Anti-groping stamp in Japan sold out within minutes

A new anti-groping device is flying off the shelves in Japan, as women try to find new ways to fend off men who continue to harass them on board train stations sexually.

The “anti-groping” stamp is a device produced by a well-known stamp maker in Japan called Shachihata Inc., who reported that they sold out just half an hour after it went on sale in Japan. “I was so surprised how quickly they were sold out,” he said.

Japan has been facing the problem of men furiously and persistently harassing women in train cars. The Japanese calls the situation chikan — an illegal act the Japanese government has been actively trying to prevent but continues to persist.

The “anti-groping” stamps allow victims of harassment to mark their assailants with a palm-shaped image using invisible ink.

The company’s spokesman, Hirofumi Mukai, said that the product is designed primarily as a deterrent, to discourage anyone from groping as they can easily be branded if women caught them. Notably, the ink can be washed off.

Mukai also indicated that the product has an accompanying strap, which women can opt to attach to their bags to show those nearby that a person is carrying the stamp.

According to the company, the anti-groping stamp uses a special ink that only becomes visible under ultraviolet light, but not under sunlight or artificial light. There’s also a black light that comes with the stamp, which can be used to illuminate the 9-millimeter stamped mark.

Though seemingly small and harmless, a limited run of 500 stamps, which retailed at 2,500 yen (about $24), sold out within 30 minutes of going on sale.

In May, a viral tweet about a school doctor who recommended pricking gropers using a safety pin generated mixed responses. Some said that would work as a deterrent, but others stated that the measure could be considered a crime itself.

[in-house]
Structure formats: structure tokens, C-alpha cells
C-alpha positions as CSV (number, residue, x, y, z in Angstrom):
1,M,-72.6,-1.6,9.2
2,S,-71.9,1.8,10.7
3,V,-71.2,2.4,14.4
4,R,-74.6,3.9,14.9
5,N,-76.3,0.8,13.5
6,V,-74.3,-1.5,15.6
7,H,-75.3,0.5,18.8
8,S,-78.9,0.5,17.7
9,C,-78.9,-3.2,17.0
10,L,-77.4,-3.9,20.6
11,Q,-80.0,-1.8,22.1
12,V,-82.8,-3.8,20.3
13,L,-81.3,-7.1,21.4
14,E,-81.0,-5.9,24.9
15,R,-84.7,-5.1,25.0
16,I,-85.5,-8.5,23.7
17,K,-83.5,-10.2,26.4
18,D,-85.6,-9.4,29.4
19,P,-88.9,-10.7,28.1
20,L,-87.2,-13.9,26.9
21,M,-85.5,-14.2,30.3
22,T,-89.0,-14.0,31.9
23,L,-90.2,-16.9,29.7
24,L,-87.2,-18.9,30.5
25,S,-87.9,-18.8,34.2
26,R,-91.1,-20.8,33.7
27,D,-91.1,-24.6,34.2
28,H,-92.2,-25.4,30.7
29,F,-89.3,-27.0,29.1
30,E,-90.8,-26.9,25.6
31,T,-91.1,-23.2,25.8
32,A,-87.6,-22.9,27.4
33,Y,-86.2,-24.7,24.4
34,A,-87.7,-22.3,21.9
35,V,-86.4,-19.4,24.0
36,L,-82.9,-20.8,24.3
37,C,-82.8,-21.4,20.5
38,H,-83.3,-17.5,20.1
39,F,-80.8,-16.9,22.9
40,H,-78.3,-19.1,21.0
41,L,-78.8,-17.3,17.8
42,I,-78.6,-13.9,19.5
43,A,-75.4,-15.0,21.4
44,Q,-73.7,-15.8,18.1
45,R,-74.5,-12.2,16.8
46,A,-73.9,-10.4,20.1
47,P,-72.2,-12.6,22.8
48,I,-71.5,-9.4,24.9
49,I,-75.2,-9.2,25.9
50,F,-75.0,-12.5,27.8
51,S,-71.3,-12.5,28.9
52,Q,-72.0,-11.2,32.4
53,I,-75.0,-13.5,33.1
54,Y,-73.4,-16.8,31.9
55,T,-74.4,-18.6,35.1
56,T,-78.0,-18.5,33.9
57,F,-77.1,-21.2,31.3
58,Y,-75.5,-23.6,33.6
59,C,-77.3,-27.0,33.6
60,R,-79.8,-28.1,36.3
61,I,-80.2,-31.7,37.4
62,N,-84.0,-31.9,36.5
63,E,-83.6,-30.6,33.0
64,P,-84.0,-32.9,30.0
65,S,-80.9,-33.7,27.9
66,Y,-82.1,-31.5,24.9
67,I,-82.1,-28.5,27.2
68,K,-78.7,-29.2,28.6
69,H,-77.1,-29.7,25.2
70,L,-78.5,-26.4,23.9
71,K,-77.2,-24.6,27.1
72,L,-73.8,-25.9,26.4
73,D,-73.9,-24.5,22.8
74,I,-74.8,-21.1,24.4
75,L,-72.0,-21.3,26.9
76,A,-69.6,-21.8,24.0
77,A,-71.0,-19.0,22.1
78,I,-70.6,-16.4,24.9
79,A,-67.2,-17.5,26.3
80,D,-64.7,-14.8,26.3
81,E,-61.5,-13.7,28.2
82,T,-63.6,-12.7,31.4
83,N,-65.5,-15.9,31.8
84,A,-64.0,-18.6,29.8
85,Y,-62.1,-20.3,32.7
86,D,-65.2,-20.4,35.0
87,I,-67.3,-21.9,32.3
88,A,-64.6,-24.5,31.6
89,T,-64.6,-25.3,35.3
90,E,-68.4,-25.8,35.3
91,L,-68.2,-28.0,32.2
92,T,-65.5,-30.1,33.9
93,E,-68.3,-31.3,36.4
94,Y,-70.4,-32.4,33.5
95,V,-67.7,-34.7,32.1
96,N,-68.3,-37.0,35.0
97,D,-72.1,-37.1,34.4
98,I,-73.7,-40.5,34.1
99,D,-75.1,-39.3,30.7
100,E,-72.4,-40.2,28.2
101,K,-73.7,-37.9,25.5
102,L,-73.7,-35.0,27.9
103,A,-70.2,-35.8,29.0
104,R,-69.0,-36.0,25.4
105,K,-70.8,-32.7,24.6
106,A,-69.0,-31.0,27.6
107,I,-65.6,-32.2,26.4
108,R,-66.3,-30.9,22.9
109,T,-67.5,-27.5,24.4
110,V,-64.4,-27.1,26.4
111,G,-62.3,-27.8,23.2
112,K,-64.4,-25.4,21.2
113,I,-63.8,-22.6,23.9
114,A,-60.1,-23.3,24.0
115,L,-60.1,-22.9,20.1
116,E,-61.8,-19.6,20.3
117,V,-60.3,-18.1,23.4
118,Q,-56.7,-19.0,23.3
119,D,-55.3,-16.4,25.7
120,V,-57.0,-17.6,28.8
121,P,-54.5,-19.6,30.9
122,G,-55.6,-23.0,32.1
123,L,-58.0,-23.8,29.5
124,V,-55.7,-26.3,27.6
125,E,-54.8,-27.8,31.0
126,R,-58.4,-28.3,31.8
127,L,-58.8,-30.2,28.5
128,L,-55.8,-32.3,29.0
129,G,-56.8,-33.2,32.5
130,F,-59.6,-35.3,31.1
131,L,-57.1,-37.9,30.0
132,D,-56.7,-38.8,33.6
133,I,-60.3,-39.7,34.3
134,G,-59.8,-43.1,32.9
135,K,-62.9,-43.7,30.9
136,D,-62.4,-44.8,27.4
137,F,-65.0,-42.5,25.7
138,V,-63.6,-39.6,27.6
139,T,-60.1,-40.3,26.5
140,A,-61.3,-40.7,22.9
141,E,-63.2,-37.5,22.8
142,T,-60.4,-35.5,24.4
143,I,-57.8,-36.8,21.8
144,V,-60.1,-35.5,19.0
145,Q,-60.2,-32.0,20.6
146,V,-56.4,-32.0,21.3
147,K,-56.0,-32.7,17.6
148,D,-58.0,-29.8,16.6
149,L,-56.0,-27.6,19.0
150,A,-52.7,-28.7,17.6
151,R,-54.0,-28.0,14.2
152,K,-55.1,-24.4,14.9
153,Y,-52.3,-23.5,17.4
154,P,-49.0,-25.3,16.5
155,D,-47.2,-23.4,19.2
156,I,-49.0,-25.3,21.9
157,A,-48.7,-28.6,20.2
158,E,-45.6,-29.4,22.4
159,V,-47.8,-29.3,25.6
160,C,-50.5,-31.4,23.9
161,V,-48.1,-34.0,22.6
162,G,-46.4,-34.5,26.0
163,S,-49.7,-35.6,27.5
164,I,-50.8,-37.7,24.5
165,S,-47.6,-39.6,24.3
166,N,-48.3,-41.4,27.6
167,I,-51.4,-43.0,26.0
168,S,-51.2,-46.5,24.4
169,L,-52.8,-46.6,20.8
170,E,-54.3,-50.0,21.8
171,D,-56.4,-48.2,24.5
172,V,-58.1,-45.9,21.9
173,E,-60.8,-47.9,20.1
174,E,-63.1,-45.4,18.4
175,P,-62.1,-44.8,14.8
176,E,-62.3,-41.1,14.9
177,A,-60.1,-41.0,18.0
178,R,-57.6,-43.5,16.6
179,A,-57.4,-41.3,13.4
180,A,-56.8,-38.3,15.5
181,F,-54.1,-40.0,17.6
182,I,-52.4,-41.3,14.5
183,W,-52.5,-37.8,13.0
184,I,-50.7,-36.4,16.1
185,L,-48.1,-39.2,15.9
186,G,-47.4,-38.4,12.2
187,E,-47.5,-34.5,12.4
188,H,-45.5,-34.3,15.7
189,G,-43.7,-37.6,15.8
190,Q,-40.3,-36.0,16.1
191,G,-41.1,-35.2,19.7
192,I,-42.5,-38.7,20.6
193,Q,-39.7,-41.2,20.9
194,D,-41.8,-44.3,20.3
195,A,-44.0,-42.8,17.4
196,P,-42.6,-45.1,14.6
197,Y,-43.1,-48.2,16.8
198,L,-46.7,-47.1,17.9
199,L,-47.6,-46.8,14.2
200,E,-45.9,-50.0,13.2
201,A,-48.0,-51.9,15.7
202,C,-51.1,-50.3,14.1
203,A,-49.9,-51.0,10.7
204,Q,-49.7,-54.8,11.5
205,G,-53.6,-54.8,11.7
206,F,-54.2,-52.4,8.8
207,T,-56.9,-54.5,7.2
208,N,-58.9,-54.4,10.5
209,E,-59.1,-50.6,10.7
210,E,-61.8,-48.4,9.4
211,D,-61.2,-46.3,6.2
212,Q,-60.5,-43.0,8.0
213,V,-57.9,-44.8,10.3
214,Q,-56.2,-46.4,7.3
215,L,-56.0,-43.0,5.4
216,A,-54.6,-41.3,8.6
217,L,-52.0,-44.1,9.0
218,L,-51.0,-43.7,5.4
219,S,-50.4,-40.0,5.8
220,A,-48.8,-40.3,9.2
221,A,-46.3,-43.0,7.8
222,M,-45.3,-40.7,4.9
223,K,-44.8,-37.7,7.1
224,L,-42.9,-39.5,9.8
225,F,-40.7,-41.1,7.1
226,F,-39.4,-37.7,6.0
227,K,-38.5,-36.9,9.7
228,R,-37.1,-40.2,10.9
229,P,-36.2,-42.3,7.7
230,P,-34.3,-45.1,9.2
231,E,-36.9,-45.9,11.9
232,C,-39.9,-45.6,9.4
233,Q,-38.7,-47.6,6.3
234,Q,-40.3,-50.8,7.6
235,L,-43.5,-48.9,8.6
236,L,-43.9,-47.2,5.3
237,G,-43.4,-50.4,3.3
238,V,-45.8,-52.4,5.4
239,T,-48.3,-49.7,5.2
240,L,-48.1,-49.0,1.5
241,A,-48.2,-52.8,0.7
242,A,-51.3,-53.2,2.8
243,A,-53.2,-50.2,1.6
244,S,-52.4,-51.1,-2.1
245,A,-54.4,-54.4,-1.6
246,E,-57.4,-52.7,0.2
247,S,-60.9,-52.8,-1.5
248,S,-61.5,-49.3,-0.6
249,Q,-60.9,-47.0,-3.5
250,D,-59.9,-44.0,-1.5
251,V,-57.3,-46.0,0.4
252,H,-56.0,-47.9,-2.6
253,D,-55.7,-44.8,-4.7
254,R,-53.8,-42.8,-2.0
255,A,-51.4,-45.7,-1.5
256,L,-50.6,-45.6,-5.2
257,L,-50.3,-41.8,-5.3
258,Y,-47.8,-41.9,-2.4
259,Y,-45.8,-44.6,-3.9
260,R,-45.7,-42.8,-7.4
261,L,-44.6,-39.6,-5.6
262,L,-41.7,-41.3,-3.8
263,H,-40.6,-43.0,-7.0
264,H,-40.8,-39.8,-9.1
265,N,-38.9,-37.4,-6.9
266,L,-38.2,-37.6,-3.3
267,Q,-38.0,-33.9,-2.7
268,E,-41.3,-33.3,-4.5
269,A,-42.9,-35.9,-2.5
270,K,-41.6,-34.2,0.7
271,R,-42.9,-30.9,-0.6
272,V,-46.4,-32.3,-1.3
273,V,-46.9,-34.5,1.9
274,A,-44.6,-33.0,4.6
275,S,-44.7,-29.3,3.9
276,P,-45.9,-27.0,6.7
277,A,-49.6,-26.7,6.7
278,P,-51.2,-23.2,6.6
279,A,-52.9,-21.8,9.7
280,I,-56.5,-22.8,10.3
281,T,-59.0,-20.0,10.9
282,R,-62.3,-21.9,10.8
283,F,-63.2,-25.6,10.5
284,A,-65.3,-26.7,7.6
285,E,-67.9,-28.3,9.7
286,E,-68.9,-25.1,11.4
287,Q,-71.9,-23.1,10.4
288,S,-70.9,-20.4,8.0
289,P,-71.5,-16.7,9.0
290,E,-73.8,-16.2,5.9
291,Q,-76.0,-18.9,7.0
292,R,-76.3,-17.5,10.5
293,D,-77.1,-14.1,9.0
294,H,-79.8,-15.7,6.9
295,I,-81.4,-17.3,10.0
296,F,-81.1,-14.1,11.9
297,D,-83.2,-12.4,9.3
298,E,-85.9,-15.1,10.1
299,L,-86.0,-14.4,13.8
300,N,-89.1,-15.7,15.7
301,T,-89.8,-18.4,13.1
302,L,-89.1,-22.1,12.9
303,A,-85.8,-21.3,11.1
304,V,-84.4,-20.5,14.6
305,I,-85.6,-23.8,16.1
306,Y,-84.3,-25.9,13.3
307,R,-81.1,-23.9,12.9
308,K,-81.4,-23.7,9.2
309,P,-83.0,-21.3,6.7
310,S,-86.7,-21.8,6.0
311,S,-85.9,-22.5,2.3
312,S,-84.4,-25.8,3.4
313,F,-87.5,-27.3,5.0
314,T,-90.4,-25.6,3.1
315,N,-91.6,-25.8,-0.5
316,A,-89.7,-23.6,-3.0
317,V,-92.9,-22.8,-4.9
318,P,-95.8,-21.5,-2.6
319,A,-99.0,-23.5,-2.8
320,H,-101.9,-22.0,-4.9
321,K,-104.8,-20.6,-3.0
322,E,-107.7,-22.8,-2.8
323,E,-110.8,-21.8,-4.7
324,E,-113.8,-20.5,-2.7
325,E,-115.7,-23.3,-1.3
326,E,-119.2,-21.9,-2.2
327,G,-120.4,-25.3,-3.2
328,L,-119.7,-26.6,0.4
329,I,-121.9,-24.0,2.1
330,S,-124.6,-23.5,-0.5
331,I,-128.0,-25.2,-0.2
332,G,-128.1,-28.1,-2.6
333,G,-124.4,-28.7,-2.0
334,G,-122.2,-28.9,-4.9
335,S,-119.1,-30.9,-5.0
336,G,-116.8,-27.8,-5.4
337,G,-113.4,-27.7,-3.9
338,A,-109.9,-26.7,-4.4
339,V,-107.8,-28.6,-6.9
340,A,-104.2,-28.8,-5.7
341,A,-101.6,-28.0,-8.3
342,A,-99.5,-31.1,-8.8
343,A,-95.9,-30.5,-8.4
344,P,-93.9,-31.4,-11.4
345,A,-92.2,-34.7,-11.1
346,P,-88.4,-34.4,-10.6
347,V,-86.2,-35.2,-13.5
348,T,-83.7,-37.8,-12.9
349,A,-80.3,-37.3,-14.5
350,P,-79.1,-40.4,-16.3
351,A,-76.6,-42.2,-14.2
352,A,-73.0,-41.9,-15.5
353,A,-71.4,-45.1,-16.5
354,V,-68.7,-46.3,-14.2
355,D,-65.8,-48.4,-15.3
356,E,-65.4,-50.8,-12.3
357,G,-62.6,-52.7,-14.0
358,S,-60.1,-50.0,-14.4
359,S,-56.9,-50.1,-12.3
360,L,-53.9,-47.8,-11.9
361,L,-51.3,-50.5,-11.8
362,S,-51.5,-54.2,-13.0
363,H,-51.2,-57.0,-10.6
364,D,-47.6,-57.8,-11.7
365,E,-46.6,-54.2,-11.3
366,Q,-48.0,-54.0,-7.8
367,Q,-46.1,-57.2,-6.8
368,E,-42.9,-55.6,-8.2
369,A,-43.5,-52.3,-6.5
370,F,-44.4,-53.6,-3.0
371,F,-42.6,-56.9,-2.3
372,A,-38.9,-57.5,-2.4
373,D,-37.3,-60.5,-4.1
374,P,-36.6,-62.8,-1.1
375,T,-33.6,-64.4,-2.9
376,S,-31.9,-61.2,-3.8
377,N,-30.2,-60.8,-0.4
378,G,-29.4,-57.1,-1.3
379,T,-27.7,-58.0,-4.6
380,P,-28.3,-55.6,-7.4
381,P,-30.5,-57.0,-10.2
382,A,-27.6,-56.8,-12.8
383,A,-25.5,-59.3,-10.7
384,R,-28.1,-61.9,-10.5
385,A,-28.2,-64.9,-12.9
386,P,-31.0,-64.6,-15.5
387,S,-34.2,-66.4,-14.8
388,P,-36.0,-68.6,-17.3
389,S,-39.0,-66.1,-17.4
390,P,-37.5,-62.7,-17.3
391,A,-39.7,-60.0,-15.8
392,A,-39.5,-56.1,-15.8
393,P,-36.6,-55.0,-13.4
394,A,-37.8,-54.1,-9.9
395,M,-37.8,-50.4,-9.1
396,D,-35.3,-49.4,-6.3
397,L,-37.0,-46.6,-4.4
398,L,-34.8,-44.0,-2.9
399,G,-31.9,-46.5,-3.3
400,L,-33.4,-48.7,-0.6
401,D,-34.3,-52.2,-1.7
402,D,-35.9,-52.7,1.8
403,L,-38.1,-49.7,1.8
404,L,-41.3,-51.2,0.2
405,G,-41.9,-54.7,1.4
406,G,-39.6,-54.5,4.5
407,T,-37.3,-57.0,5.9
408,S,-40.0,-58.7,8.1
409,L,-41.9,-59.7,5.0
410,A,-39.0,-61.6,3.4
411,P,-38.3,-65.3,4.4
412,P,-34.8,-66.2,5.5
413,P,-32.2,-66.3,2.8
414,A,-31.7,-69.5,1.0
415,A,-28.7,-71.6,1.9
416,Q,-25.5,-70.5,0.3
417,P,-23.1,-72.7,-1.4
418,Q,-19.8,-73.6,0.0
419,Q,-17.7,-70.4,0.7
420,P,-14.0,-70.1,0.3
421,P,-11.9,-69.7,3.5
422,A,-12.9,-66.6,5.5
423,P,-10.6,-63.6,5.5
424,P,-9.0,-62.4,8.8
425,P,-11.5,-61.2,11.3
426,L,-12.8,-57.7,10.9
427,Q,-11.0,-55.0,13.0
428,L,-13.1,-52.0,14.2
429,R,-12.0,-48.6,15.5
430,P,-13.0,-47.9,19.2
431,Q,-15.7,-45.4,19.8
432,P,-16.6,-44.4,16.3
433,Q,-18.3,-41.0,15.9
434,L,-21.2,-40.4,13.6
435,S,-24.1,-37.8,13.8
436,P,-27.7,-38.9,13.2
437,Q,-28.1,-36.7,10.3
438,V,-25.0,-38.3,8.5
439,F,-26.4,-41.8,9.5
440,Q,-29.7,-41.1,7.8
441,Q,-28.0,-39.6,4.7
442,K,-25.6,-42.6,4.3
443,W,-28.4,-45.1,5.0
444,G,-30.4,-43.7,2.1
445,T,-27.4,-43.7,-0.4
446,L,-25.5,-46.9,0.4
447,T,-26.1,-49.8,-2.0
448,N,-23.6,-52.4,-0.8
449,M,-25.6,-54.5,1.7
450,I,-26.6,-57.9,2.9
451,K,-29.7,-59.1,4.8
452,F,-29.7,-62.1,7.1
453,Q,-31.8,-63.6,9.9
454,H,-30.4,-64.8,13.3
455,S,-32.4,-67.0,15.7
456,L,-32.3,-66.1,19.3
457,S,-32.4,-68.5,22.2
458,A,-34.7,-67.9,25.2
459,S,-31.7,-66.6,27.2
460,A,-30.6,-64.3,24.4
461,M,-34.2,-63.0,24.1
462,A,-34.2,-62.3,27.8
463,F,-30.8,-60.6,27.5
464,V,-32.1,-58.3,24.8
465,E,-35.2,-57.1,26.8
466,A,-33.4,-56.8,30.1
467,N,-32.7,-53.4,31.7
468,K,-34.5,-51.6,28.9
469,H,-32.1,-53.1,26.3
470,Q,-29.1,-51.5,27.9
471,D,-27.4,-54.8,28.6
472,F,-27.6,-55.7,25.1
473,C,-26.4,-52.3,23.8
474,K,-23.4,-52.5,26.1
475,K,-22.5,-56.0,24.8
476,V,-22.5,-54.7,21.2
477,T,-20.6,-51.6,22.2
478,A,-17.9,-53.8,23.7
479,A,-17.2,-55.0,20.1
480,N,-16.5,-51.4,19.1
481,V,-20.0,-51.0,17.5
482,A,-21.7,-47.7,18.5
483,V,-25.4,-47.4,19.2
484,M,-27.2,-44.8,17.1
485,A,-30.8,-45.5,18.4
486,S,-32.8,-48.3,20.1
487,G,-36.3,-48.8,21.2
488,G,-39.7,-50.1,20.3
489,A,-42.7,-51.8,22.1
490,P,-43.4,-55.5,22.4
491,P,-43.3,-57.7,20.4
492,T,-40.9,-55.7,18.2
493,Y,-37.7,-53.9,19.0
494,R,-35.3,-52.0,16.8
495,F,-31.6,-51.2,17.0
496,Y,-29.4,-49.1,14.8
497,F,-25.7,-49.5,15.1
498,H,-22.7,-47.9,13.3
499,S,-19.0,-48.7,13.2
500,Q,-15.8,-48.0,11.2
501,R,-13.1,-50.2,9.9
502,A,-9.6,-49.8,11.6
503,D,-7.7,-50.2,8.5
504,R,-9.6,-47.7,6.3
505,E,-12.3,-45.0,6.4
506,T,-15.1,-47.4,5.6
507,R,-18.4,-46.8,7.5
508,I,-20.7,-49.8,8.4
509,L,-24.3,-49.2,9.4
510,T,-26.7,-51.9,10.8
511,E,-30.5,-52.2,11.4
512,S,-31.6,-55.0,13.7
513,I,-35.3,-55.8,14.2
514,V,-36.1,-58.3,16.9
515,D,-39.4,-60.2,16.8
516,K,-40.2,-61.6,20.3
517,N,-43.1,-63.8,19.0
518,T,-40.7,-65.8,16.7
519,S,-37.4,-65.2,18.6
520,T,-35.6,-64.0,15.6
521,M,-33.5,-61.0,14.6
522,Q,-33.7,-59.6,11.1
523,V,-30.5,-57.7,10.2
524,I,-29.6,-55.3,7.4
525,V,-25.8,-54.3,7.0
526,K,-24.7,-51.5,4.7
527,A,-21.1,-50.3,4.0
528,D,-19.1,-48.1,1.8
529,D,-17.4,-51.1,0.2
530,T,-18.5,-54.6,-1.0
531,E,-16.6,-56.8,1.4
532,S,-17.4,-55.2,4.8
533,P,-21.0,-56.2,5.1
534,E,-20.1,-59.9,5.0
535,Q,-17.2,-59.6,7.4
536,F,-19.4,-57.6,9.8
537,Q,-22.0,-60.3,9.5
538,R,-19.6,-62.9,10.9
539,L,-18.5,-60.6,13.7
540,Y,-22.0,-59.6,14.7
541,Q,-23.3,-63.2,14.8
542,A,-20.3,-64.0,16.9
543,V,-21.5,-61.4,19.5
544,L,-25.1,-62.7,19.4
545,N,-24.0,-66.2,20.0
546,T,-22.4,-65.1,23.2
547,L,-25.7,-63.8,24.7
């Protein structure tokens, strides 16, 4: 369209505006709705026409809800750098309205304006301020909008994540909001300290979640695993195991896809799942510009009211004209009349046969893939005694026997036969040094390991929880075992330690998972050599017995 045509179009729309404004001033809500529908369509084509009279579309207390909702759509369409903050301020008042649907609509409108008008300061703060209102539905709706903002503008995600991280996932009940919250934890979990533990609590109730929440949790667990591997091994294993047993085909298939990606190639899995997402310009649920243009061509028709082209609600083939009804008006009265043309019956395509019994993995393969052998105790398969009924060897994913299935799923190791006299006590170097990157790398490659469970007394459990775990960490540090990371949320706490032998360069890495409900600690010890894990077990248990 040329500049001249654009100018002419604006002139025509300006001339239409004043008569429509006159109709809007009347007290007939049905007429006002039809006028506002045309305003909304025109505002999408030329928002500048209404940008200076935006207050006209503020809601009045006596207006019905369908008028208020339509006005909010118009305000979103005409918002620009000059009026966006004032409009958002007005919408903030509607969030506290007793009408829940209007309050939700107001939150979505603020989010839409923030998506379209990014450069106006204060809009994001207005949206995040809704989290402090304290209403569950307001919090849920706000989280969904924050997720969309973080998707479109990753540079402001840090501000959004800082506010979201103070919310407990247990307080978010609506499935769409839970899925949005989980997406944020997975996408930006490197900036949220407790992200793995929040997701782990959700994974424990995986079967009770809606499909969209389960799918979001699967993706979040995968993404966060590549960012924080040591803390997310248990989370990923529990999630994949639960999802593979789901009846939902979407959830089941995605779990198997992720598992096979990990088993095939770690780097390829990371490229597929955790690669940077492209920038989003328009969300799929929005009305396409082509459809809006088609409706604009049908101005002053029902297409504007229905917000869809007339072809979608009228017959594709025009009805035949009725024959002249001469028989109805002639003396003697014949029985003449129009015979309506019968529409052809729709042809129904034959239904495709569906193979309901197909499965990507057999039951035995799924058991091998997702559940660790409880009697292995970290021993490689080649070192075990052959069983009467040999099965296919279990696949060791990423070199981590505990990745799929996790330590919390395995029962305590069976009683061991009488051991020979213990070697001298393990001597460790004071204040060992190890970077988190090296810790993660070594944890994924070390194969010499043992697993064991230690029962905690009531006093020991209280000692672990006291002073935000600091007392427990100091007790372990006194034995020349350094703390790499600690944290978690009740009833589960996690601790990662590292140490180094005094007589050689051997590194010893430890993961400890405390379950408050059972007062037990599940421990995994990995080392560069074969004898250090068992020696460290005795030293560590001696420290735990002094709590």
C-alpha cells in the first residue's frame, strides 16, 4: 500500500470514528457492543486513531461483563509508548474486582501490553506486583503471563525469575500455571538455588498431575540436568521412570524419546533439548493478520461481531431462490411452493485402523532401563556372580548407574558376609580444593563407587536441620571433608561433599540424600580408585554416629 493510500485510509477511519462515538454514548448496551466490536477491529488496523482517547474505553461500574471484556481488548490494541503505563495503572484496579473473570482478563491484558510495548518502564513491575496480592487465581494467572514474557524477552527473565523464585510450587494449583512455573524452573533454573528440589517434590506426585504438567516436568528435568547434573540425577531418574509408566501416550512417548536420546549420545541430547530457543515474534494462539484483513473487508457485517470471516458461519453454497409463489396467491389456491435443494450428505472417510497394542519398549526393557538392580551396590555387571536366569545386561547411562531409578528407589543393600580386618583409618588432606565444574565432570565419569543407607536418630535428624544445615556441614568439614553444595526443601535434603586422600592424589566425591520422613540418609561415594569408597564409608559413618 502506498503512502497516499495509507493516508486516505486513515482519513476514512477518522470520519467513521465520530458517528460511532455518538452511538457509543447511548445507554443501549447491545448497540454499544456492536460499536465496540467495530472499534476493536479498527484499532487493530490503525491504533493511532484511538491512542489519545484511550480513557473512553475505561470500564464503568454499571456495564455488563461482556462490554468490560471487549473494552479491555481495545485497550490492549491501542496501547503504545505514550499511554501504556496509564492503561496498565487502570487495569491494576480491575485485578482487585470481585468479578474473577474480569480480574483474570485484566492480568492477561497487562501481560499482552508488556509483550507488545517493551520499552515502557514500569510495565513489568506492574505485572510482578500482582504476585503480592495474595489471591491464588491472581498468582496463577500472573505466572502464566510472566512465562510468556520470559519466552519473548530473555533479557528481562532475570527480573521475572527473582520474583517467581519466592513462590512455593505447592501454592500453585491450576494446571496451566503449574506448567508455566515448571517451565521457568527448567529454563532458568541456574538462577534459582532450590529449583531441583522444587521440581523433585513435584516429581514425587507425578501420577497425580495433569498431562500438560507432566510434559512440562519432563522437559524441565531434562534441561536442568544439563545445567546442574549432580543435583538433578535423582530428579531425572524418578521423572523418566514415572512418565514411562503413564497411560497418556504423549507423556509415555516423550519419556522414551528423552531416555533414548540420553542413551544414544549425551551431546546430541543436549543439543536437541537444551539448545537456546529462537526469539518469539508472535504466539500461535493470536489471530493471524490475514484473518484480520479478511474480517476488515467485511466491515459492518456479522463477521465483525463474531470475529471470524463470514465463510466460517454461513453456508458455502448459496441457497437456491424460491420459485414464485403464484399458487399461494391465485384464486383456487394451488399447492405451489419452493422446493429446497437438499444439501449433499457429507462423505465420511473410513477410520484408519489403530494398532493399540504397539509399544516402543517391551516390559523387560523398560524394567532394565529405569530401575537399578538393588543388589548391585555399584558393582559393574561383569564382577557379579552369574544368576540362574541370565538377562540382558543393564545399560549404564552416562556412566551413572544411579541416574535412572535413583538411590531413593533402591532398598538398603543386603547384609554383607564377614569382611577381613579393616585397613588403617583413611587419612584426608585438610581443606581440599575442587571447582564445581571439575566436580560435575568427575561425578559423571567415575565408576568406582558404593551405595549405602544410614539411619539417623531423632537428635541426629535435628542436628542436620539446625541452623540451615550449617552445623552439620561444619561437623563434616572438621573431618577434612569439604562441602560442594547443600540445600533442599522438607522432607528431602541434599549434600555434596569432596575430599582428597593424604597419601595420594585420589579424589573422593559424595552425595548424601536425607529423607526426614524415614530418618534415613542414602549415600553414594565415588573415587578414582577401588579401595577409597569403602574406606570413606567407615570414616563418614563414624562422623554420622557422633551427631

From the same conversation, Shachihata said it was inspired to develop the stamp instead as a lesser invasive mean of deterring harassers.

The stamp marks an assailant with a palm shape in invisible ink.
Source: Shachinata Inc.

A recent Nikkei survey of 1,000 working women found 43 percent had experienced sexual harassment and more than 60 percent did not report it, with some reports suggesting that more than 75 percent of all Japanese women have been groped.

The Tokyo Metropolitan Police Department recorded 1,750 cases of groping or molestation in 2017 – with more than 50 percent of sexual harassment cases taking place on trains and a further 20 percent in train stations.

Only 3 percent of sexual assault victims in Japan tell the police, often due to fears of being blamed themselves and publicly shamed – with many choosing not to tell anyone at all.

In return, Japanese women are also looking to technology to alleviate their worries by at least a fraction. Back in June, the Digi Police app also grew attention and popularity as it functioned as a virtual police officer in the palm of your hands.

The app enables victims of groping to activate a voice shouting “Stop it!” at ear-piercing volume or bring up a full-screen message reading, “There is a molester. Please help” that they can show to other passengers.

Back then, Digi Police has been downloaded more than 237,000 times since it was introduced three years ago – an “unusually high figure” for a public-service app, according to police.

Particularly, the police found the app as an effective way to allow women to call out the harasser and seek help without being vocal about the situation.

The Japan Times reported that “less than 10 percent of train groping victims actually report their attacks. The reasons are various, but mainly have to do with the fear of not being believed or of arriving late to work. Meanwhile, underground groups of chikan trade tips on the internet about the best times and places to partake of their pastime.”

A tweet posted by Shachihata said that the launch of the product was “a small step” toward achieving a society where there are no sex crimes, including groping, and acts of violence. “We will continue to consider ways for us to contribute to society,” the tweet said.

Although it is too early to judge whether or not the product can prevent groping, Shachihata’s move is considered as “very meaningful” and opens up the topic about women being openly harassed.

Following the trial sale, the company plans to revamp the product based on user feedback.

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